More than a million pounds of old fishing nets and lines from Alaska have made it to recycling markets so far, where they are remade into plastic pellets and fibers.
The milestone was reached with a recent haul of nets from Dutch Harbor, and more are already adding to the total. Shipping vans filled with old gear collected at Haines were offloaded in Seattle in mid-November, and another container from Cordova is on its way.
Dutch Harbor was the first to sign on four years ago with Net Your Problem, a small Seattle-based company that jumpstarted fishing gear recycling in Alaska and facilitates its collection and transport, primarily to Europe. The Net Your Problem team has partnered with the city and the region’s Qawalangin tribe to sort through piles of old nets and lines dumped at the landfill and do continuing outreach to boat owners to encourage them to recycle their gear.
Similar partnerships have formed in other Alaska coastal communities to start and/or sustain a recycling effort. At Cordova, the Copper River Watershed Project collected and prepped roughly 16,000 pounds of gillnets for recycling so far, said Net Your Problem Founder Nicole Baker-Loke, a former Alaska fisheries observer and current research associate at Washington State University, who also spoke on a Pacific Marine Expo panel on recycling gear.
“Cordova is a jewel and we’ve been working with them for two years,” she said, adding that Grundens, maker of outerwear and foul-weather gear for mariners, is using regenerated nylon fabric from Cordova’s recycled fishing nets in several of its clothing lines.
The Haines Friends of Recycling group also has been collecting nets and lines for two years and has so far gone through the arduous task of making sure roughly 8,000 pounds were compliant for recycling.
Fishing gear is made with a mix of plastics and other materials that must be stripped off to be accepted by recyclers, Baker-Loke explained. It’s especially problematic with trawl nets that are collected for recycling at Kodiak.
“One of the things that has really changed for us this year is new regulations restricting the export of mixed plastic waste. It is now very difficult to send multiple types of plastic in a same container to a different country. The polyethylene, polyester, nylon, we need to separate them into their different components before we can ship them out for recycling,” she said. “We have recently signed a new lease for a bigger warehouse in Seattle that will allow us to process the nets there before we send them out.”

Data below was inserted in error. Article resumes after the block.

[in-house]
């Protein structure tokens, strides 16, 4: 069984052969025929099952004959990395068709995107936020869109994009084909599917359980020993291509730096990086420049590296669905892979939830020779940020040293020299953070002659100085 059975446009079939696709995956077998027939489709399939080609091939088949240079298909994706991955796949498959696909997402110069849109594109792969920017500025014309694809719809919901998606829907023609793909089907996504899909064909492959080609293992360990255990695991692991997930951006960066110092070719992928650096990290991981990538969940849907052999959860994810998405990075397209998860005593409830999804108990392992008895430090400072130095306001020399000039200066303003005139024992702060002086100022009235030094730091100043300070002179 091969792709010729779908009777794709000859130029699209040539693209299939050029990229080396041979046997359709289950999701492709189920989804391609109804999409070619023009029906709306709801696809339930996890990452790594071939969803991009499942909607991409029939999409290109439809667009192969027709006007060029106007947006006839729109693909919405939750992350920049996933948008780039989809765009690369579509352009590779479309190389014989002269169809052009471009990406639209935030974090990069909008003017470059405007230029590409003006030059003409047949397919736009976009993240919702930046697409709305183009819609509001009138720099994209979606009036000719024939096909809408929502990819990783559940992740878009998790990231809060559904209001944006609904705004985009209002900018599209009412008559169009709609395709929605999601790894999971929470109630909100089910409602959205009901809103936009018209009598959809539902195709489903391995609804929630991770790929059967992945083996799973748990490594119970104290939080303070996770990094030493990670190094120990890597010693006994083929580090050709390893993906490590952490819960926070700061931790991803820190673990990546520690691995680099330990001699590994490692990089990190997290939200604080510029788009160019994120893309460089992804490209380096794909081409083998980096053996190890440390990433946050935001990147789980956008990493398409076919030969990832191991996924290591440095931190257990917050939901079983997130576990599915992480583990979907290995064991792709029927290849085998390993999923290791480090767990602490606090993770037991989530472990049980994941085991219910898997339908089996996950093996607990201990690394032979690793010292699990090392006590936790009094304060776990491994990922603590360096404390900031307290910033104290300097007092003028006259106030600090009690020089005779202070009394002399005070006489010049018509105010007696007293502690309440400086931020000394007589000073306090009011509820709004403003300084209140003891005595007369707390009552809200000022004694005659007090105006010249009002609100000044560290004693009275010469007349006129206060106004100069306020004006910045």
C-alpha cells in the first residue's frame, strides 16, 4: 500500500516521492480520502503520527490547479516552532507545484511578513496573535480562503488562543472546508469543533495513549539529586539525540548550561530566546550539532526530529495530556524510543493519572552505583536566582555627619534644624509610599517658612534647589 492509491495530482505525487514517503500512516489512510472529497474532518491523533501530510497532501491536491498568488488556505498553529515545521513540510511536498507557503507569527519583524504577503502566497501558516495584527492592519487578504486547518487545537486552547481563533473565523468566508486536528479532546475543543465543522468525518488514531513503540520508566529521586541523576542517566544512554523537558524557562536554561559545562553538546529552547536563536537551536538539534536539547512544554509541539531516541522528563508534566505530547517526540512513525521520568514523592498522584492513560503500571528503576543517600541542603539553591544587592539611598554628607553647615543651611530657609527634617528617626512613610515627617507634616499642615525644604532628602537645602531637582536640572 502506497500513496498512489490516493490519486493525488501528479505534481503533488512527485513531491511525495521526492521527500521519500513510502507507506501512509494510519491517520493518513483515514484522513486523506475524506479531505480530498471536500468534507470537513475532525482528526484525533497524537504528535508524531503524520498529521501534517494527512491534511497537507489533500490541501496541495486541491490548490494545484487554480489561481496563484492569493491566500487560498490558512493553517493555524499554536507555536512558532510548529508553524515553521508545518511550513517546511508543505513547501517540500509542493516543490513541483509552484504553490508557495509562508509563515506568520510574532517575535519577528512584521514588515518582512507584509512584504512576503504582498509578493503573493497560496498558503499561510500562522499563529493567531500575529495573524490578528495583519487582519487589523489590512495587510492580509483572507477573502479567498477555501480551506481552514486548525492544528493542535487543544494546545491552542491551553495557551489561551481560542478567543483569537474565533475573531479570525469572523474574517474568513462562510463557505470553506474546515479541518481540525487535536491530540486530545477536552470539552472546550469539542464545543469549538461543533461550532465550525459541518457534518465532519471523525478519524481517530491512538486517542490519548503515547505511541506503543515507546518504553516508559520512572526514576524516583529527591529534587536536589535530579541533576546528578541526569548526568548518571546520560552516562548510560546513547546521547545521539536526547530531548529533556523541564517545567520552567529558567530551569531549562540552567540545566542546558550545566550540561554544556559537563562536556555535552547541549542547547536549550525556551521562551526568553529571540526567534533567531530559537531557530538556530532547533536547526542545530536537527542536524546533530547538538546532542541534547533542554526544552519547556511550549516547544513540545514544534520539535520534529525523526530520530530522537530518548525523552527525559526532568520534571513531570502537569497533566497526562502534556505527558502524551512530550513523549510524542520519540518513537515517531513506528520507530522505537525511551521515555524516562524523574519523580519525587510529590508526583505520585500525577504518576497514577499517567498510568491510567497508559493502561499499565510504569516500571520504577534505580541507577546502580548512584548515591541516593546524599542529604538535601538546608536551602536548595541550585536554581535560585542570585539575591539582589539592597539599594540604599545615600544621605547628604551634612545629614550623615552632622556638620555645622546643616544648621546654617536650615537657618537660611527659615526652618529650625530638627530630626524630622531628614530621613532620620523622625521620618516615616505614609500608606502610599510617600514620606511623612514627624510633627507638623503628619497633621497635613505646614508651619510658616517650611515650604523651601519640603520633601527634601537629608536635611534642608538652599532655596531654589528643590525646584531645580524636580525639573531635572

Homer is in Net Your Problem’s lineup for fishing gear recycling, Baker-Loke said, and Naknek will begin a program next summer. Her small team also hopes to restart gear recycling in Dillingham and has connected with the Alaska Tribal Conference on Environmental Management to make more coastal regions aware of the opportunity. Net Your Problem was recently accepted as a vendor in the Backhaul Alaska program, a statewide logistical support system that removes hazardous wastes, old electronics and other items from remote communities.
“If you are one of the participating communities and there is space in the containers that are being sent out through the backhaul program, you only need to pay the recycling fee once it gets to Seattle. You don’t need to pay for any of the transportation, because that is covered by the backhaul program,” Baker-Loke explained. She also took the opportunity to thank Sen. Lisa Murkowski for her help with the statewide effort when they had the chance to meet on the show floor at Pacific Marine Expo. “That’s another option for communities that may not be participating with NYP yet but are already plugged into this backhaul network.”
Net Your Problem also has launched recycling programs on the East and West coasts with a goal of offering the option to all of the major fishing ports in the country.
“I think we’re on our way there,” Baker-Loke said, “and we will work with any interested communities.”